It is difficult to teach children lessons in honesty when the leader of their school cheats. Robert Lucy must have known better than to tell staff at Orono Middle School, as a state investigation asserts, to let some students change or add to their standardized test answers in 2011. As principal, it was his job to know.
We understand there is pressure on students and administrators to do well on the New England Common Assessment Program test; the public image of the school is at stake. But there is no excuse for lying about students’ true scores. Doing so is an insult to those students and to schools across the state that both administer tests correctly and improve their scores through hard work.
According to a Maine Department of Education assessment investigation, documentation “offers incontrovertible evidence that some students revisited the NECAP test after the time permitted.” The report includes statements from Orono school employees who said Lucy asked them to let special education students fill in blank answers or expand on written test segments in October 2011. The department investigated the test scores of six students, of whom five had disabilities.
Lucy was hired in May as assistant superintendent of the Bangor School Department. Superintendent Betsy Webb said she did not know of the department’s report before hiring him, and he has since been placed on administrative leave while the district completes an investigation of its own.
Meanwhile, there is no way to confirm whether the state education department’s certification office is conducting an investigation to determine whether Lucy’s certification should be revoked or suspended. The first investigation — which aimed to determine whether “testing irregularity” occurred in order to correct testing data — concluded that the certification office should look into the matter. But whether another probe is being conducted is not public information.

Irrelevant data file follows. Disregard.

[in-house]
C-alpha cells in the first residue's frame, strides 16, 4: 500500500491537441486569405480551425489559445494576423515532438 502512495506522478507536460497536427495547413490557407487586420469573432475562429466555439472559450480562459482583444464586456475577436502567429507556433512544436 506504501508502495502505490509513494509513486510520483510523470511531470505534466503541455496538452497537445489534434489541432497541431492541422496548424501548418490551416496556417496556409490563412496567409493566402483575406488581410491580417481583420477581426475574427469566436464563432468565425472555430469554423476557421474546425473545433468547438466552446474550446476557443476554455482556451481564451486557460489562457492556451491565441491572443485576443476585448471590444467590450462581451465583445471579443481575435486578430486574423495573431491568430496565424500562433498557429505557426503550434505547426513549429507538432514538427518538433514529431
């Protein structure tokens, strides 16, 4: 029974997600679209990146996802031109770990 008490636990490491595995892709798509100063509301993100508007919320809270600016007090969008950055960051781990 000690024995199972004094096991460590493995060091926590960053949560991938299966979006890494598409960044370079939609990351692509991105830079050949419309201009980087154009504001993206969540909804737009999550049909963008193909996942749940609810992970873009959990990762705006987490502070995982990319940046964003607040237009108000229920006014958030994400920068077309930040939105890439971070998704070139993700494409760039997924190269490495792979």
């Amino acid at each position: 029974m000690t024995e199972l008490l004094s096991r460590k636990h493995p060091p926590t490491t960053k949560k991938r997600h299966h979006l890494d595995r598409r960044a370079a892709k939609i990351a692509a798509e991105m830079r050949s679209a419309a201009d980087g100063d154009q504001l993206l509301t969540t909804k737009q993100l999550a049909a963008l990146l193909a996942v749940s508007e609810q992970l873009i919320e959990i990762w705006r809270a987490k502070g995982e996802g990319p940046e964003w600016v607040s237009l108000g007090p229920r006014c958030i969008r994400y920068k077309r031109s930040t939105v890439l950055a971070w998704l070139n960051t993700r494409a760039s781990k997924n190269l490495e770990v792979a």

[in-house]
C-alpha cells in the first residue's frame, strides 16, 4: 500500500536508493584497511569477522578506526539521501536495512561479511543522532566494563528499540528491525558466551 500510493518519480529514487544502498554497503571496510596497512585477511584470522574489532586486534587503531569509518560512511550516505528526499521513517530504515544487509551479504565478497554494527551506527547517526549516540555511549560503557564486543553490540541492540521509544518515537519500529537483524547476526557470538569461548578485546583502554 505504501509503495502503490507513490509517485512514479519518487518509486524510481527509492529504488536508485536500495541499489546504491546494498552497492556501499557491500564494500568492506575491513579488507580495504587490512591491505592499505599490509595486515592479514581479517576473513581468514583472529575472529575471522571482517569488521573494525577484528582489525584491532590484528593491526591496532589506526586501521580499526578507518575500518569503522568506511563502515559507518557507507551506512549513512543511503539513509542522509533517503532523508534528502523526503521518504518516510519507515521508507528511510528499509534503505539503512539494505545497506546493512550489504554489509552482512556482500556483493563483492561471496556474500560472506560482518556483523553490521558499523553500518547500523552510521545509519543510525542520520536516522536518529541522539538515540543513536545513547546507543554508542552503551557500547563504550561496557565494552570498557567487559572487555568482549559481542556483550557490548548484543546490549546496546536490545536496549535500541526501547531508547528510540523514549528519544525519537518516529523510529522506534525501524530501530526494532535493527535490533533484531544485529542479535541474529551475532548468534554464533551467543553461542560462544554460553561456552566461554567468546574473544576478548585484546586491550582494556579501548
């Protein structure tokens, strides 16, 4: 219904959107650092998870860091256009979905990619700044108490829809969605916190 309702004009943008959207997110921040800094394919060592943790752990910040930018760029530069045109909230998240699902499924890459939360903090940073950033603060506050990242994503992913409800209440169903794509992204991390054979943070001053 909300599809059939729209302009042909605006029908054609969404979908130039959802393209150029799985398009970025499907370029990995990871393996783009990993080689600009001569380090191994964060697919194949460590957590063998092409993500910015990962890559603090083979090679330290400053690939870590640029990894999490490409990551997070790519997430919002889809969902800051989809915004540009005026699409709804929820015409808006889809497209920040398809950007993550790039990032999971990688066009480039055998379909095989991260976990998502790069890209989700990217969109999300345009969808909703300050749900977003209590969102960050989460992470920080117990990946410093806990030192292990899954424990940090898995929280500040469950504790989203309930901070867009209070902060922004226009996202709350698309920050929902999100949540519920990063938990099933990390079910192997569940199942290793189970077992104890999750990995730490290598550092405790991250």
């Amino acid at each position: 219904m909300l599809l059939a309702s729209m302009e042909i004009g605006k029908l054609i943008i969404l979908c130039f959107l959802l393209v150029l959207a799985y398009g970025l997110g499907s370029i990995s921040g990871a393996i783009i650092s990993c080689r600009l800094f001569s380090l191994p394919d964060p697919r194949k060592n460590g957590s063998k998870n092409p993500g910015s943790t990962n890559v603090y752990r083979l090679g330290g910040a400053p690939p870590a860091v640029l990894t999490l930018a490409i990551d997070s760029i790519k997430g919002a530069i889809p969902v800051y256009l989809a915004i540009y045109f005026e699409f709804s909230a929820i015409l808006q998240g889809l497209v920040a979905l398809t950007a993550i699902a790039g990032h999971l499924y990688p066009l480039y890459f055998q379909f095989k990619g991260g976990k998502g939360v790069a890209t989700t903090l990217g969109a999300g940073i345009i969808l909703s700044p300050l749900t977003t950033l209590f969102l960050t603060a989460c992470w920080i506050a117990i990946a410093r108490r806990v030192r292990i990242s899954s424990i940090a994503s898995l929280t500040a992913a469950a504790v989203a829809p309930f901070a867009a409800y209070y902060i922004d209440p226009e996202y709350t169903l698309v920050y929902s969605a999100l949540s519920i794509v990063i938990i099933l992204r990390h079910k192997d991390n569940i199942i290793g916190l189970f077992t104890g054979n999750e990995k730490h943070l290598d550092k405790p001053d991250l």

The department can comment only when someone’s certification is revoked, suspended or surrendered, and so far Lucy’s certification remains valid.
It’s up to district and state officials to hold Lucy accountable, just as a teacher or principal would hold a cheating student accountable. According to rule chapters for the Department of Education, teachers or administrators can lose their certification due to “negligent or fraudulent completion or filing of any school reports required pursuant to the provisions of state or federal law or regulation.”
Other grounds for revocation or suspension include “conduct evidencing a clear and substantial lack of knowledge, ability, or fitness to perform the services rendered within the scope of the certificate.” General eligibility for certification requires “a strong professional ethic.”
The public puts its trust in principals to care for students and be their role models. Schools must be able to trust one another to play by the rules if they are to be judged against one another. Changing students’ test scores is only a reflection of Lucy’s lack of belief in his school and his ability to help improve it. Lying about scores cannot be tolerated. State and local leaders need to show they agree.